Durham County will now provide a video visiting option in its jail, which in one theory could increase visits and make it easier for people with handicaps, or the elderly, to visit with inmates. But unfortunately, there will be a temptation to move eventually to video-only visiting, which is the case in Wake County and other places.
It’s true that video visits are easier for jail personnel. But they have considerable drawbacks when they are the only option. As one prisoner advocate wrote in a News & Observer letter to the editor, “That’s the worst thing you can do for someone behind the wall and for their families. Cutting off face-to-face contact, even if there’s a piece of glass to speak through, removes people’s connection to the outside world and their hope for a better life.”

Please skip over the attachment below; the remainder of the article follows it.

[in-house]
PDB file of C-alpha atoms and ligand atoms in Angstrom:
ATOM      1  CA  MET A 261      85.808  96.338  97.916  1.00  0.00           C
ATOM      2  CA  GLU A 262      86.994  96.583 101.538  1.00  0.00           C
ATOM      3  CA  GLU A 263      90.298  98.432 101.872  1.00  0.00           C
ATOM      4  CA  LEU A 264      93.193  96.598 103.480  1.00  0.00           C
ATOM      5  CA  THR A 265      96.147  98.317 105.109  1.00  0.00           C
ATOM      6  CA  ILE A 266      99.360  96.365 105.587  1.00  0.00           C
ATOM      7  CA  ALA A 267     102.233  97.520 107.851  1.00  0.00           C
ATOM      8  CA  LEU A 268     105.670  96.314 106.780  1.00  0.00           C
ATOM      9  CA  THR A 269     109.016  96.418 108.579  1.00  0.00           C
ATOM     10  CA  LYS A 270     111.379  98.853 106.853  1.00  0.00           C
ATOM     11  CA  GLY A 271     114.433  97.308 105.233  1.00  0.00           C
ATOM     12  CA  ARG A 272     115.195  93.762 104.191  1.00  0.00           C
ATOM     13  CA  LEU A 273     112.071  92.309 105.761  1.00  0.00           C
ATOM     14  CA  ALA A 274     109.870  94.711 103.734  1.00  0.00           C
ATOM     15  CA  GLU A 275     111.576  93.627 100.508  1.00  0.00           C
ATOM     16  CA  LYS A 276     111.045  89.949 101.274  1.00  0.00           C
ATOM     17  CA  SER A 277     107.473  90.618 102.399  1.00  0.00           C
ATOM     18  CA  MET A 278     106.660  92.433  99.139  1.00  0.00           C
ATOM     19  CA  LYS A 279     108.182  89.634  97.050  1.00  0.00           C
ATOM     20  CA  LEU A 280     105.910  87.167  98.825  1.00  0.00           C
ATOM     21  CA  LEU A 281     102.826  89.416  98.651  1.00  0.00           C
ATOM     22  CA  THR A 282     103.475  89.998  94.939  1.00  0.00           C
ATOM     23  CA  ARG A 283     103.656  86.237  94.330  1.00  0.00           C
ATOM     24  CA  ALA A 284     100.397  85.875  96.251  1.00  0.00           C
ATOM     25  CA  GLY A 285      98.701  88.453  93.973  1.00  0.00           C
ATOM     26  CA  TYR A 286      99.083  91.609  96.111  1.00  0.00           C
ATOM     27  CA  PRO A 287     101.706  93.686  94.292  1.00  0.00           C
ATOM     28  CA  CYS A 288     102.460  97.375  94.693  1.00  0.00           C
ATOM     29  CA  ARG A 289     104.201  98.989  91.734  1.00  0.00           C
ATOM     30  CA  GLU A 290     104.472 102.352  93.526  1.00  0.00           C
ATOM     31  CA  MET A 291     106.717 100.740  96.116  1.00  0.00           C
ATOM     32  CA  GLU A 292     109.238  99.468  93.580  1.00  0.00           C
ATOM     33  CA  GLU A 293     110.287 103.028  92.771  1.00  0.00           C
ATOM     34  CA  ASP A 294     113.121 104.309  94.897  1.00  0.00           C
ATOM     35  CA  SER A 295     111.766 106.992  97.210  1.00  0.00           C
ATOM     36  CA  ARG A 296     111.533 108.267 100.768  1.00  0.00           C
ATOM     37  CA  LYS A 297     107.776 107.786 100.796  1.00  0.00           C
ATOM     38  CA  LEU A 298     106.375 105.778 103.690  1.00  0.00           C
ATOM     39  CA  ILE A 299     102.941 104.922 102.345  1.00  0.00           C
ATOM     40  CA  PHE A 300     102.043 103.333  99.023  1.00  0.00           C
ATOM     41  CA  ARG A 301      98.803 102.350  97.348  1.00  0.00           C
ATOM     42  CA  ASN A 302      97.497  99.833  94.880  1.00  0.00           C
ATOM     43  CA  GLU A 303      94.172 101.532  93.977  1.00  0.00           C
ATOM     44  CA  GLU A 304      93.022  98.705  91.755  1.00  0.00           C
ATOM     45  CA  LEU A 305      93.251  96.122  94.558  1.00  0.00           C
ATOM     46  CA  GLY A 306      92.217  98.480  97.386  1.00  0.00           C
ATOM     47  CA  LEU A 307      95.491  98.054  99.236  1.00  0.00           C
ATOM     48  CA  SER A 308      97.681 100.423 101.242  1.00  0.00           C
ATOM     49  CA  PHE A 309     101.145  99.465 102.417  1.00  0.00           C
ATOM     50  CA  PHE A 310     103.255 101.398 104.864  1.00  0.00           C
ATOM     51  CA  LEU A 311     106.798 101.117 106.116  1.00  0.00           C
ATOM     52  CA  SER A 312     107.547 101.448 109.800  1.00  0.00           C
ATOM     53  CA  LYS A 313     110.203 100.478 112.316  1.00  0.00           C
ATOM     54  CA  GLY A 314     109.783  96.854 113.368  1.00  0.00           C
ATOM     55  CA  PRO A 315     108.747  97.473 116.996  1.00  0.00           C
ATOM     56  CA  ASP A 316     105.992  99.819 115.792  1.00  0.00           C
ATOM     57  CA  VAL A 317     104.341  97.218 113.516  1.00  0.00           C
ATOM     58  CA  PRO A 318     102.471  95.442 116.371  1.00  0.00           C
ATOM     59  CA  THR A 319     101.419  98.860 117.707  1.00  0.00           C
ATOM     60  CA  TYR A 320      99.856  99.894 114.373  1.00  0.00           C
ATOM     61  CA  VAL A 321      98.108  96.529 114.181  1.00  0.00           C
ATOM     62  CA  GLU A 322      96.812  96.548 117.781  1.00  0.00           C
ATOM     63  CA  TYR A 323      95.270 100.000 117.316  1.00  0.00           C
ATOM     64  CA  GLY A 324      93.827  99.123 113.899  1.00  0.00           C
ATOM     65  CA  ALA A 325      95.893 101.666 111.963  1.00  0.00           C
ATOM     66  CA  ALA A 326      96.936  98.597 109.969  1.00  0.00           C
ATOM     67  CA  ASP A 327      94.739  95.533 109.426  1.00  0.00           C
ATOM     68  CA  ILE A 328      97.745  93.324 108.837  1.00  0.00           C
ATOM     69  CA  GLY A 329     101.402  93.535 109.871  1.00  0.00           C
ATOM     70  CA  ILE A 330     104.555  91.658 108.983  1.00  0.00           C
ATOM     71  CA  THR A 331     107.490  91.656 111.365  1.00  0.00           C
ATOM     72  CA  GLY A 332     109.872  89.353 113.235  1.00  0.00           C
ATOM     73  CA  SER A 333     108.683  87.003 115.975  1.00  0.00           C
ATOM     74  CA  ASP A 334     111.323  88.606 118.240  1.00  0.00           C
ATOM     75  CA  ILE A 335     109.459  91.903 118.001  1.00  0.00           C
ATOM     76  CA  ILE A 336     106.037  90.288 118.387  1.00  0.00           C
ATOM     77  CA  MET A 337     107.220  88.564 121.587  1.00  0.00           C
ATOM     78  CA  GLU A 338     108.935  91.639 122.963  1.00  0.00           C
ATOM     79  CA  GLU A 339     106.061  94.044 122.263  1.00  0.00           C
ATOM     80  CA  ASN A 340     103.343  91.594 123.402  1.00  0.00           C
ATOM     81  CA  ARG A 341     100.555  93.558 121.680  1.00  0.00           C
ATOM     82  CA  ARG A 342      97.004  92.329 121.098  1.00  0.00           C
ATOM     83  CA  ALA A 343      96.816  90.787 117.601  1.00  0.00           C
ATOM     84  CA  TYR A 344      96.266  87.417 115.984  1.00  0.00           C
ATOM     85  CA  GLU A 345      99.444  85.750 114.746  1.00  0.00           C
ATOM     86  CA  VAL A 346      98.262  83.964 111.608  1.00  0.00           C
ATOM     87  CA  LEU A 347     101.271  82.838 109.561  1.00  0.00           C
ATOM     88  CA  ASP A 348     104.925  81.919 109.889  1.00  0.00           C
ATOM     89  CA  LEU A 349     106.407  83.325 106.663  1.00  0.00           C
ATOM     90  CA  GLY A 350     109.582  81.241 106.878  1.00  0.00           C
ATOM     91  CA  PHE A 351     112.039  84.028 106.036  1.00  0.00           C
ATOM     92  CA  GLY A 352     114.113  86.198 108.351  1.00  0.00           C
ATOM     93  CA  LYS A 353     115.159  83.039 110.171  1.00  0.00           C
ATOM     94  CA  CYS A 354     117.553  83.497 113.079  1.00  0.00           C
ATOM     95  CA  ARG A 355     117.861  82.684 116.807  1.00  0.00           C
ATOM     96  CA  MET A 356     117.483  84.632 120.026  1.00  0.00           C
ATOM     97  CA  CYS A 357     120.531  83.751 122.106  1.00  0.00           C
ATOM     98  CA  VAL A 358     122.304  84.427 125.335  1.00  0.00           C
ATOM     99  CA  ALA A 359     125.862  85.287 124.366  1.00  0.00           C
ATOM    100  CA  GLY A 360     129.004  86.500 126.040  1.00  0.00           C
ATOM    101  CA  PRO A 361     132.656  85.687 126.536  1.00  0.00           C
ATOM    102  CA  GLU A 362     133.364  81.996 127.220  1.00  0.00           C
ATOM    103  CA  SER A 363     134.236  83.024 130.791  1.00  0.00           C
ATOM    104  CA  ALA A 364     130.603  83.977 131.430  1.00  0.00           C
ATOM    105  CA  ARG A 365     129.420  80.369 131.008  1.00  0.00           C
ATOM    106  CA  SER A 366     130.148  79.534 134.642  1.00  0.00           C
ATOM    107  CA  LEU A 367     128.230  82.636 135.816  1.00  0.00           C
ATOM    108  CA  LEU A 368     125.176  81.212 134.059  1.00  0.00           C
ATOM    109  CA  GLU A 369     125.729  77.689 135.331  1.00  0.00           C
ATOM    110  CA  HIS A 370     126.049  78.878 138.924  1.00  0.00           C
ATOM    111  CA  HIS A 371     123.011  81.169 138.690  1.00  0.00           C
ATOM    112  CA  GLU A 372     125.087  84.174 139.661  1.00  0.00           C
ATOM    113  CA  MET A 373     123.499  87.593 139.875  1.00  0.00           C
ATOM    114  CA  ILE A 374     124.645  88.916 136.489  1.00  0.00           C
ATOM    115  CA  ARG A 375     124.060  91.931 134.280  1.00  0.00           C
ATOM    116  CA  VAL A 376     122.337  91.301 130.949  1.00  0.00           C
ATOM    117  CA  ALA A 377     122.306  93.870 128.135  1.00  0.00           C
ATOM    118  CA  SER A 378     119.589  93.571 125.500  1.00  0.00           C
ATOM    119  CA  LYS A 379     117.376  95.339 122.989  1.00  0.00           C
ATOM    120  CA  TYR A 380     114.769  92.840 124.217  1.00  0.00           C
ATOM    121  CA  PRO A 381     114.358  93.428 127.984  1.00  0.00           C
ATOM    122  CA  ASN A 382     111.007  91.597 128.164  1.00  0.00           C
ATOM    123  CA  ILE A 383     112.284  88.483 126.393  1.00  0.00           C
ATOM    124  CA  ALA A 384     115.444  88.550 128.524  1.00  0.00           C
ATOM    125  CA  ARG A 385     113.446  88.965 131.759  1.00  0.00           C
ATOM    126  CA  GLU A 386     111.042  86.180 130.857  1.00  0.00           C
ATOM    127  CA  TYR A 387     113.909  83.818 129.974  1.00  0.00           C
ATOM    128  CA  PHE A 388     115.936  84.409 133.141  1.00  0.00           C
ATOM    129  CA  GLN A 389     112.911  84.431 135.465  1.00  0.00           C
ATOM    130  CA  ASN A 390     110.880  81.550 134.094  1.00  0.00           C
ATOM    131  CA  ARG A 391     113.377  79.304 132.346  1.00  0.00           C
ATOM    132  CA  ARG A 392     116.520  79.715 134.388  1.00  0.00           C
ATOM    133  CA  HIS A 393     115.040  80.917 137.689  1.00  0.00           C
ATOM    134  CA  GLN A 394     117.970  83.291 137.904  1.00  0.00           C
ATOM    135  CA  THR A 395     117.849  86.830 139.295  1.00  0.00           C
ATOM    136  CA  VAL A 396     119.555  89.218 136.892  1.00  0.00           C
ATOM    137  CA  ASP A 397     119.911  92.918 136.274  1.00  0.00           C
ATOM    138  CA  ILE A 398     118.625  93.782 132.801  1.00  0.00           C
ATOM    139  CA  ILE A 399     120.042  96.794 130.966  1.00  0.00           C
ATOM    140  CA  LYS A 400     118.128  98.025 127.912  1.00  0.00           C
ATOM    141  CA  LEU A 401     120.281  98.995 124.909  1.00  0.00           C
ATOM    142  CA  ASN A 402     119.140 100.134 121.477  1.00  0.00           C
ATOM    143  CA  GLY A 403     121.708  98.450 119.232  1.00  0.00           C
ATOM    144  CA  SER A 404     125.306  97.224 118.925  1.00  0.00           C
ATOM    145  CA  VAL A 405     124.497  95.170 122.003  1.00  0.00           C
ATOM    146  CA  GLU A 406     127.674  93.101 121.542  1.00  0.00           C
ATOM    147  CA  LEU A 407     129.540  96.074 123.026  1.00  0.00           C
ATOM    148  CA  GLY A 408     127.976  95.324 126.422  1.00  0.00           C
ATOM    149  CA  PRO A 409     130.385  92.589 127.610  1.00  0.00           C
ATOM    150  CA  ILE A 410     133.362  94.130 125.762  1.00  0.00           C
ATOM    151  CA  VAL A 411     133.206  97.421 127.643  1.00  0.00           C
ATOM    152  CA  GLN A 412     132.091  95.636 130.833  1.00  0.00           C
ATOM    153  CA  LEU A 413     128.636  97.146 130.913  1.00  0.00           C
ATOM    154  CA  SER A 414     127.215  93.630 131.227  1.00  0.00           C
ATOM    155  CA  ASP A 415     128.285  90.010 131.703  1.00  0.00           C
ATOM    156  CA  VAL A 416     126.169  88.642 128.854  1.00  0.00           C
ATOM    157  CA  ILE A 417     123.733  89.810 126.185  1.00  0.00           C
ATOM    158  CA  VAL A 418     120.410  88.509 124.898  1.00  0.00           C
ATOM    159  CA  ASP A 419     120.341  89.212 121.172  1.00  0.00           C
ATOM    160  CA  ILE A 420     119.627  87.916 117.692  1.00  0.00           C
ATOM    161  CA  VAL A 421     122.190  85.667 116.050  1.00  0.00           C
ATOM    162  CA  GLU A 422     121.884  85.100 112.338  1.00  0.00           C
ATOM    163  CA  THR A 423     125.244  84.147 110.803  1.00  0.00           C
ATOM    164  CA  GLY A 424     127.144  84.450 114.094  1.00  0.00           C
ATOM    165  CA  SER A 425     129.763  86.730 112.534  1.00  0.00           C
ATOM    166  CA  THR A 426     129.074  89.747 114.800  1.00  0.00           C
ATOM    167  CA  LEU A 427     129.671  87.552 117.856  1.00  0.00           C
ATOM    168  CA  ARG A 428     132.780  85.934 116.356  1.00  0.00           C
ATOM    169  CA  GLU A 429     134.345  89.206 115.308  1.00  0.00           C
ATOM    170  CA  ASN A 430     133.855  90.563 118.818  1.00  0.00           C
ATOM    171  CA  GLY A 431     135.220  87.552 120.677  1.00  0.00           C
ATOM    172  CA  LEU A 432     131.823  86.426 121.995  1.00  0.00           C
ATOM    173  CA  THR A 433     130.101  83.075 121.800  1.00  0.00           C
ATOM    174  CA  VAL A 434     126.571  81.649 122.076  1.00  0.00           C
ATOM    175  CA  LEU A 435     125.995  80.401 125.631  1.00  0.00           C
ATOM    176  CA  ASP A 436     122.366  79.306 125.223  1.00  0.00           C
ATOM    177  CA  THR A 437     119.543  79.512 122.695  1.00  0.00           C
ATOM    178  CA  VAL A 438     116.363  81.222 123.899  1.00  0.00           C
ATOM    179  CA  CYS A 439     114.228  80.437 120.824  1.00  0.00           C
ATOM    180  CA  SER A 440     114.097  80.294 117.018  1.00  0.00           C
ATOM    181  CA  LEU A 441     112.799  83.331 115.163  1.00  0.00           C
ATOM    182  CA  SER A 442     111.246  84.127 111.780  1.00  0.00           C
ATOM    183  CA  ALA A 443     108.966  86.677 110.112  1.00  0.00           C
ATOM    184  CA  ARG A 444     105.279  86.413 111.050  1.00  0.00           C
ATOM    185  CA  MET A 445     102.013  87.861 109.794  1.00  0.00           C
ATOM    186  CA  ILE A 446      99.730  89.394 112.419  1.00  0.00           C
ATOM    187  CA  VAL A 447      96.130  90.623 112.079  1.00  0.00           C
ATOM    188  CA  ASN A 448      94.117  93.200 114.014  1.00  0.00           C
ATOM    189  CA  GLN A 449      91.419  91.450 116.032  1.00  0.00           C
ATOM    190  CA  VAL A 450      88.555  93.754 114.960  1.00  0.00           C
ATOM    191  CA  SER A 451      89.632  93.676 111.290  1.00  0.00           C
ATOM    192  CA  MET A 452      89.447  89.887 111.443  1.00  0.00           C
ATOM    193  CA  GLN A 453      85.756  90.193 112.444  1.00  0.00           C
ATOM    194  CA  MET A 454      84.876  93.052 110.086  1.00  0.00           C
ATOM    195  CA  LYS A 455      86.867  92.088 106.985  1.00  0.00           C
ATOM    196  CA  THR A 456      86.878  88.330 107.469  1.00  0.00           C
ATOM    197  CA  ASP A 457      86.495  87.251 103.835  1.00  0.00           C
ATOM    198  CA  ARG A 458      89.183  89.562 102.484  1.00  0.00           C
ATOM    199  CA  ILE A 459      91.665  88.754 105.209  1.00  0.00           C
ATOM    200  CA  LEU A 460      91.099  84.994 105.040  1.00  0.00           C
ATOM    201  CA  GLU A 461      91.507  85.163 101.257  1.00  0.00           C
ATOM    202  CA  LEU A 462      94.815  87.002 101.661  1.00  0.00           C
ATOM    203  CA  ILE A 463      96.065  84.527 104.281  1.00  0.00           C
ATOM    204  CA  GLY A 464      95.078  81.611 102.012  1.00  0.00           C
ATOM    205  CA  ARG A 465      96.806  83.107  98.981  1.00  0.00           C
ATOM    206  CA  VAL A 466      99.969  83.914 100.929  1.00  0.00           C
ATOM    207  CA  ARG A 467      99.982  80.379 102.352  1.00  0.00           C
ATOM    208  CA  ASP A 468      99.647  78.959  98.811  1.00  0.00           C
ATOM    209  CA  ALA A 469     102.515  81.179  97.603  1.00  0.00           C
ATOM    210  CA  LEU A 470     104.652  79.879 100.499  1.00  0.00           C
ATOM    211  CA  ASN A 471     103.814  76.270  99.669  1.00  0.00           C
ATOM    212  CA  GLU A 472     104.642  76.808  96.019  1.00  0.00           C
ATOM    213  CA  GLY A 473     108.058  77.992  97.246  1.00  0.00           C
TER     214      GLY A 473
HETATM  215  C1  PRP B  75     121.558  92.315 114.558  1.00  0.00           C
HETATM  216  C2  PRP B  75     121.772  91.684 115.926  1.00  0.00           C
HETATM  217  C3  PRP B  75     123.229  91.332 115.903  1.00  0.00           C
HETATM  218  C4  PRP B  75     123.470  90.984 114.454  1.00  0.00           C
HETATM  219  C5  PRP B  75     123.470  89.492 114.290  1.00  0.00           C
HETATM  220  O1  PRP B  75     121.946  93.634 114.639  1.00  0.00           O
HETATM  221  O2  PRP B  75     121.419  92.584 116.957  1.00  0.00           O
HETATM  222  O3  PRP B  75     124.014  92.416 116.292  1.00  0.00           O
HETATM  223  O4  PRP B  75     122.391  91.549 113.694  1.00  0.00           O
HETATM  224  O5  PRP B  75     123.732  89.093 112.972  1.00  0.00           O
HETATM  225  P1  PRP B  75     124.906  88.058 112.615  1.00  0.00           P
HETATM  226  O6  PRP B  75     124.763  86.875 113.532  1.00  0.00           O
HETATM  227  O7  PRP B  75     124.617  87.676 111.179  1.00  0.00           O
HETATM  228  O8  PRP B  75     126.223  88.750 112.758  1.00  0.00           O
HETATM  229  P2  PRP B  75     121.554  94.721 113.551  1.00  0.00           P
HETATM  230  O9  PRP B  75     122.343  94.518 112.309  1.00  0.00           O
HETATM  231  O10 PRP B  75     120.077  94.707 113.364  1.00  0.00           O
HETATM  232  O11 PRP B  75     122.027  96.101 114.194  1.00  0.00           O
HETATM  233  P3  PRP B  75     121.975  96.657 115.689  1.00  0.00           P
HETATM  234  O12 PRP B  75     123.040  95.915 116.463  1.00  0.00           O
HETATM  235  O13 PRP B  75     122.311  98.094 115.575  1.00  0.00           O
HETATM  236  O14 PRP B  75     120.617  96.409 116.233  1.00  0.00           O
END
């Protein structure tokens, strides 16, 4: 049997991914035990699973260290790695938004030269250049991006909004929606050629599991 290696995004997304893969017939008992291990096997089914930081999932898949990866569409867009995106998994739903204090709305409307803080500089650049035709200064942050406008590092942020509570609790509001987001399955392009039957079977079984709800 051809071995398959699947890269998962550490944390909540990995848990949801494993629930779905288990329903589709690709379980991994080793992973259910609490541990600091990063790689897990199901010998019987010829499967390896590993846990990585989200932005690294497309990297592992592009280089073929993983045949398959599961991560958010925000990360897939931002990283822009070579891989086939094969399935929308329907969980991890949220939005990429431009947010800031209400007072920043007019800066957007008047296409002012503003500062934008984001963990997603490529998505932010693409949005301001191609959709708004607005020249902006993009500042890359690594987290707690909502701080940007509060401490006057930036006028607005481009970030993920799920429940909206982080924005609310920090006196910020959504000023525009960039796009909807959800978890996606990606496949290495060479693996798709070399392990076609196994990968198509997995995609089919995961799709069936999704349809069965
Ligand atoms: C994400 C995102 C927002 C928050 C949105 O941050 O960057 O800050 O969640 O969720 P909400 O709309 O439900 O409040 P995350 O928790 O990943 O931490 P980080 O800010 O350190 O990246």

That rings true. Seeing a relative or a friend does lift spirits, and it’s a way, the only way really, of connecting with people other than guards and those in identical circumstances, namely prisoners. And it’s important to remember that some people in county jails after being arrested are there because they can’t afford bail. And when they go to trial, they may well be found not guilty. Punishing them by cutting off in-person visits feels like punishment in advance, and that’s just wrong in a system where they are supposed to be innocent until proven guilty.